Michael Stipe, lead vocals, backing vocals on 'Superman'
Peter Buck, guitar, banjo
Bill Berry, drums, backing vocals
Mike Mills, bass, backing vocals, piano, pump organ, lead vocals on 'Superman'
Recorded April–May 1986 at Belmont Mall Studios, Belmont, Indiana
Produced by Don Gehman
were an alternative rock band formed in Athens, Georgia, United States in 1980. The band originally consisted of Michael Stipe (vocals), Peter Buck (guitar, mandolin), Mike Mills (bass, keyboards, vocals) and Bill Berry (drums). Berry retired from the band in October 1997 after having suffered a brain aneurysm in 1995.
R.E.M. released its first single, 'Radio Free Europe', in 1981 on the independent record label Hib-Tone. The single was followed by the Chronic Town EP in 1982, the band's first release on I.R.S. Records. In 1983, the group released its critically acclaimed debut album, Murmur, and built its reputation over the next few years through subsequent releases, constant touring, and the support of college radio. Following years of underground success, R.E.M. achieved a mainstream hit in 1987 with the single 'The One I Love'. The group signed to Warner Bros. Records in 1988, and began to espouse political and environmental concerns while playing large arenas worldwide.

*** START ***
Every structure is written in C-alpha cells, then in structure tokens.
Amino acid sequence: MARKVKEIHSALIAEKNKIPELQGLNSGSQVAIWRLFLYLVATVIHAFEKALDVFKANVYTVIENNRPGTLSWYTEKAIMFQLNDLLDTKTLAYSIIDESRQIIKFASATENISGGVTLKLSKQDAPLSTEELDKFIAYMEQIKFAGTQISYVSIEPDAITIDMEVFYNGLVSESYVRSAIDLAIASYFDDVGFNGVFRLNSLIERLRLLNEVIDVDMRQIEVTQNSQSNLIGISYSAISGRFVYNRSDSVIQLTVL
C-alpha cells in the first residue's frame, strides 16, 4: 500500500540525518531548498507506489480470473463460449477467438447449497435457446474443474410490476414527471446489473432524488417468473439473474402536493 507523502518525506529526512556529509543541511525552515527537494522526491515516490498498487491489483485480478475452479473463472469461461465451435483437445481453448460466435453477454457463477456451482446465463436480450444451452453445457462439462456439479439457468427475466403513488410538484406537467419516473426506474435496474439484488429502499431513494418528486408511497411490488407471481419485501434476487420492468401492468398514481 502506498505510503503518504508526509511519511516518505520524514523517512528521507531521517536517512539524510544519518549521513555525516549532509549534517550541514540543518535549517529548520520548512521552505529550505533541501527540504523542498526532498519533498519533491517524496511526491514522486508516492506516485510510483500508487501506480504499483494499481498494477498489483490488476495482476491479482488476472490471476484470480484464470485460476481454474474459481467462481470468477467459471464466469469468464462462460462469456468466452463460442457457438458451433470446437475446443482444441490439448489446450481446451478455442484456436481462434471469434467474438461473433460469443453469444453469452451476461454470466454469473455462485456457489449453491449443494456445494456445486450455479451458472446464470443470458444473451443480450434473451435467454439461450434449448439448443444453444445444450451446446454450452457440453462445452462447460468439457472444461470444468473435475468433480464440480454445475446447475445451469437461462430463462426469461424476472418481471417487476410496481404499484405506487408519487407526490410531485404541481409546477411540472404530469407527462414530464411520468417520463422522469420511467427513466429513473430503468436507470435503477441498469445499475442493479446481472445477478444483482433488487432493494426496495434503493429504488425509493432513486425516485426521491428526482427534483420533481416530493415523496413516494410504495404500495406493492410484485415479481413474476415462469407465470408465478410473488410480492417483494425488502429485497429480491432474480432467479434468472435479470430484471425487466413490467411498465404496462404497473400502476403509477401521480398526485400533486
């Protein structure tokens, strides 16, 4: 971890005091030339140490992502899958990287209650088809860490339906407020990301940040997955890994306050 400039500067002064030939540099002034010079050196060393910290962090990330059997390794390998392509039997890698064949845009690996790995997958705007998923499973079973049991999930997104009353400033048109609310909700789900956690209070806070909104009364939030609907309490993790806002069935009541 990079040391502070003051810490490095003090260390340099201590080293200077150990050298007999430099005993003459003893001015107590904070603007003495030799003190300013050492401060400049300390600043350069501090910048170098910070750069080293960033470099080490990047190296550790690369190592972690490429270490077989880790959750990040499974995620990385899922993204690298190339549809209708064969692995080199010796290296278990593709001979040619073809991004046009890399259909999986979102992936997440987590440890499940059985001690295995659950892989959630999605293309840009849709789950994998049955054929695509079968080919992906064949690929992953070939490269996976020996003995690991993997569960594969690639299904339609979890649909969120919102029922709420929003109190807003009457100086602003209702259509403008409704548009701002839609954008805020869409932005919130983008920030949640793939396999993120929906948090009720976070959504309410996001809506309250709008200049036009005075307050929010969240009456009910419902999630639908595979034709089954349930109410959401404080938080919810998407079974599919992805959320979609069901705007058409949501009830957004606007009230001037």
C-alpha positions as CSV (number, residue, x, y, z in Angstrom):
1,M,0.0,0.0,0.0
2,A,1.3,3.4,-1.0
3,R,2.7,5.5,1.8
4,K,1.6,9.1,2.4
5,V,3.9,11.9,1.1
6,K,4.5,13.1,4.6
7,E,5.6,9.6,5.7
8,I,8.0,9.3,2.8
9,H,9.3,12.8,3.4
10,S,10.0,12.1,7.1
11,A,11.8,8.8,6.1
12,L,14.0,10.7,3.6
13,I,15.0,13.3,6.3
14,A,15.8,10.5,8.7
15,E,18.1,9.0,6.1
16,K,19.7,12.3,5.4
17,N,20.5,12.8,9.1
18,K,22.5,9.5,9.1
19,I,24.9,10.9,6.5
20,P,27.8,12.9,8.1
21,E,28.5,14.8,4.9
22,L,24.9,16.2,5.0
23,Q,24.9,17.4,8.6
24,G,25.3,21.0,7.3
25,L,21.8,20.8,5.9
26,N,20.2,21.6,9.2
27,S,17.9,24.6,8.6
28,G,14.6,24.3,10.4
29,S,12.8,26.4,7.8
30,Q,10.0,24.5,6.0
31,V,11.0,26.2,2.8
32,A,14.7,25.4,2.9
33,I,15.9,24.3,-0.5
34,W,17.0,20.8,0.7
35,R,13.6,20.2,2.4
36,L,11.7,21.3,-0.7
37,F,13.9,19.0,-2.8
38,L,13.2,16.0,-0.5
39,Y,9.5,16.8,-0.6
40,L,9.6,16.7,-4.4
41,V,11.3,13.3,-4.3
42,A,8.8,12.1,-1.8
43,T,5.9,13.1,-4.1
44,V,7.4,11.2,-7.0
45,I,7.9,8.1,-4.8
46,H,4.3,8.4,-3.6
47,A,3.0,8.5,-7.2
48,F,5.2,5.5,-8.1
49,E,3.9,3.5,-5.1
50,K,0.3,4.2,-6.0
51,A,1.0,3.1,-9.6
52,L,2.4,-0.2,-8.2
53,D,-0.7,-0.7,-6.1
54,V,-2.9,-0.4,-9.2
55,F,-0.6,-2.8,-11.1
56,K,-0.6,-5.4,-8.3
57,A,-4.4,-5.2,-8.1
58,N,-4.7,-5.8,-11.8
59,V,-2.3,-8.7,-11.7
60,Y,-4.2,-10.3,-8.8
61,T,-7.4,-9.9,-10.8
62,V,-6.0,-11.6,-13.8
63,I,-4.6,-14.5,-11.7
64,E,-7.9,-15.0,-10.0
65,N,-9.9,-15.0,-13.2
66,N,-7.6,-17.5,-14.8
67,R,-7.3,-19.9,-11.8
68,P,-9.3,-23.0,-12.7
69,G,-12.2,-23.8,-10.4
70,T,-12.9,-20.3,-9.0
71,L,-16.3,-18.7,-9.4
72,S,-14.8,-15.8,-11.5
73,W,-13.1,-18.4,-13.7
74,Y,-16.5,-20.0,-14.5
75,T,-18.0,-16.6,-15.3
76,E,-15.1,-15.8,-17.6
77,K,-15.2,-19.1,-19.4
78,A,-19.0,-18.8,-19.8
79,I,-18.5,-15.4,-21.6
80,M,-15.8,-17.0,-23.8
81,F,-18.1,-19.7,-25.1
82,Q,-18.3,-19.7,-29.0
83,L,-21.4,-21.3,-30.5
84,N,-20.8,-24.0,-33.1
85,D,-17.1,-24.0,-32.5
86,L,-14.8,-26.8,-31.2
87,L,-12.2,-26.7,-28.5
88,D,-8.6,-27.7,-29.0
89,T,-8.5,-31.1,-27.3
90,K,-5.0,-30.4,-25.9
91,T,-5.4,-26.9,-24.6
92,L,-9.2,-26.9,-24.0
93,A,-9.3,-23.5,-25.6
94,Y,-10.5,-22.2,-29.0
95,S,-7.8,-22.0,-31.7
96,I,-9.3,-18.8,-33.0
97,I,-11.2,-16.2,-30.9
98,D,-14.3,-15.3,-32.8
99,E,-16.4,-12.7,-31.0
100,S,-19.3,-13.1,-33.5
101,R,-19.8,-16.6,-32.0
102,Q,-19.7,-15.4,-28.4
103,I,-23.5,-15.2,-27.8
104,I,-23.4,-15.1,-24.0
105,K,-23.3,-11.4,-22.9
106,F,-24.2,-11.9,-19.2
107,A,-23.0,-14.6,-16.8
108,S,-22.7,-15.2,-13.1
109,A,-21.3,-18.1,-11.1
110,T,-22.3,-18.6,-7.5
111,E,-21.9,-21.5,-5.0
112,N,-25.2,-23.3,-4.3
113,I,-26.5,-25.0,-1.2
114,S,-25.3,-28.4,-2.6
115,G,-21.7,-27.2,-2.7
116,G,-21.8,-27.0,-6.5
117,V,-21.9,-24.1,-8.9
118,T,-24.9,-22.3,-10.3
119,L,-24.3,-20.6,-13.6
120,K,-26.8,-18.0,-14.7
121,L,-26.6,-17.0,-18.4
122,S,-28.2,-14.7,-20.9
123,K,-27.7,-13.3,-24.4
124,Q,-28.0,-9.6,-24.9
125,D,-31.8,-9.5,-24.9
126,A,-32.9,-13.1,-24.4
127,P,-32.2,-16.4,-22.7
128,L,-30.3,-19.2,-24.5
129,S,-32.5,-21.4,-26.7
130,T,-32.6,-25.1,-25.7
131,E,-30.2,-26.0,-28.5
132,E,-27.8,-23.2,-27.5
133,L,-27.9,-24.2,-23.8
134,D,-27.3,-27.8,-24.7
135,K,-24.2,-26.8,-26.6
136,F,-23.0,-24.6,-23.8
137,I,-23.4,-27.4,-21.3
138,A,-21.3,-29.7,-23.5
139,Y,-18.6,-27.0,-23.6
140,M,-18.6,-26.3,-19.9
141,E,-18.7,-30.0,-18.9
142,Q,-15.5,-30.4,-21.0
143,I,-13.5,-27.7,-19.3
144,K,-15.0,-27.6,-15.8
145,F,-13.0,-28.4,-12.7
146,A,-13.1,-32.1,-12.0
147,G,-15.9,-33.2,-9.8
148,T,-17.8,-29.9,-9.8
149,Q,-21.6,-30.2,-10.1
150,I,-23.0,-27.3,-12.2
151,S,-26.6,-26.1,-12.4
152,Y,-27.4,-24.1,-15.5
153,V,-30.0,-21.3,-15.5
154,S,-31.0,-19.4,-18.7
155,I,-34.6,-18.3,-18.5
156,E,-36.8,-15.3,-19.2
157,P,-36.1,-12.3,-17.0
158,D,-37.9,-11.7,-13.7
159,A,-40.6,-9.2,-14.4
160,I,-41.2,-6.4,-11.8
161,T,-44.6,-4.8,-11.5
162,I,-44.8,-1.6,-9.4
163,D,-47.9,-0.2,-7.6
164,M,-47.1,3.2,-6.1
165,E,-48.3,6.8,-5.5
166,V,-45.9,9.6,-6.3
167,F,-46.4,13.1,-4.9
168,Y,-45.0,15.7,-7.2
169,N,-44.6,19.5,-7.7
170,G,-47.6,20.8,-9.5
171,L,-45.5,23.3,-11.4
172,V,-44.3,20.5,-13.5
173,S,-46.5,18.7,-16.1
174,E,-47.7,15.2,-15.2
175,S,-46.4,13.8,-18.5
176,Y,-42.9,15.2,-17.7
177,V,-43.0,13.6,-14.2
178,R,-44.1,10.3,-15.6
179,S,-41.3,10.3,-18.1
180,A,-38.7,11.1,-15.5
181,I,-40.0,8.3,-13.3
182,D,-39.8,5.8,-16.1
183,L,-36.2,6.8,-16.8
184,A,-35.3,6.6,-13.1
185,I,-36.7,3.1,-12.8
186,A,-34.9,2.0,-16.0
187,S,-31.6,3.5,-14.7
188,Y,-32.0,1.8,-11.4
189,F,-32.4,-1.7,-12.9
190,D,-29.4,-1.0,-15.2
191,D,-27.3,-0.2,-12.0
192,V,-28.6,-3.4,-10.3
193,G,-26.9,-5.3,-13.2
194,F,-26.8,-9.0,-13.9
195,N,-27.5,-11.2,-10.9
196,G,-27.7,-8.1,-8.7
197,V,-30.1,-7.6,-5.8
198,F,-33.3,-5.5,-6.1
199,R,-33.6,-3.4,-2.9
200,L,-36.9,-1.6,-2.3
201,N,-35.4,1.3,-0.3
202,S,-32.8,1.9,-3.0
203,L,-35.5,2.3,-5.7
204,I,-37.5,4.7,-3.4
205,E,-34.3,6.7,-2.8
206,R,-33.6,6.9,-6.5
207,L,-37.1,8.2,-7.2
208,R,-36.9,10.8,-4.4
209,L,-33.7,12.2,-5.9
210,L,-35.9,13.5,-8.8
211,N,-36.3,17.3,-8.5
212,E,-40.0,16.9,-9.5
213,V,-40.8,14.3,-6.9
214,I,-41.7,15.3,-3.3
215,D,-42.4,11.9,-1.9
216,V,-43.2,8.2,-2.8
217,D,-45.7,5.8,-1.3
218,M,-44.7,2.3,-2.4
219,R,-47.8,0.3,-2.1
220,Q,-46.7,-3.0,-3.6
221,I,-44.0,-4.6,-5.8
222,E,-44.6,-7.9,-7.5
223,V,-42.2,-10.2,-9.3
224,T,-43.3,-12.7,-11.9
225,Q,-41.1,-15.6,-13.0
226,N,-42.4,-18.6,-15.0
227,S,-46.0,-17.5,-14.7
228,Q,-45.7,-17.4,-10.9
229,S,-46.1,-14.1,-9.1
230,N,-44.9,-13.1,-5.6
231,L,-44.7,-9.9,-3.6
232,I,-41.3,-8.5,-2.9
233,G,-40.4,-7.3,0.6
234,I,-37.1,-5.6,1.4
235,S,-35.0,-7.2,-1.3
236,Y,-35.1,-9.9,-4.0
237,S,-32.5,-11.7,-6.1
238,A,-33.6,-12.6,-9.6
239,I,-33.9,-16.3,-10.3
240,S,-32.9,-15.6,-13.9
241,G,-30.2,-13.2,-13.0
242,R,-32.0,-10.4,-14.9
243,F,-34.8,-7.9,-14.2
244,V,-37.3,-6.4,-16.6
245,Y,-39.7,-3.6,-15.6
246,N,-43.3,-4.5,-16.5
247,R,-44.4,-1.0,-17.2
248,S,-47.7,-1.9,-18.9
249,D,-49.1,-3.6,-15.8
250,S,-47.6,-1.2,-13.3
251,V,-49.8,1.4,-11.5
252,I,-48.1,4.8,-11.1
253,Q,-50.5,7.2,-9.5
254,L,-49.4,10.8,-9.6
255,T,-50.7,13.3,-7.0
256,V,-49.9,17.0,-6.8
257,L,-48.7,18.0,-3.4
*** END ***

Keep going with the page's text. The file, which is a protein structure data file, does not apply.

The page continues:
By the early 1990s, when alternative rock began to experience broad mainstream success, R.E.M. was viewed as a pioneer of the genre and released its two most commercially successful albums, Out of Time (1991) and Automatic for the People (1992), which veered from the band's established sound. R.E.M.'s 1994 release, Monster, was a return to a more rock-oriented sound. The band began its first tour in six years to support the album; the tour was marred by medical emergencies suffered by three band members. In 1996, R.E.M. re-signed with Warner Bros. for a reported US$80 million, at the time the most expensive recording contract in history. The following year, Bill Berry left the band, while Buck, Mills, and Stipe continued the group as a three-piece. Through some changes in musical style, the band continued its career into the next decade with mixed critical and commercial success. In 2007, the band was inducted into the Rock and Roll Hall of Fame.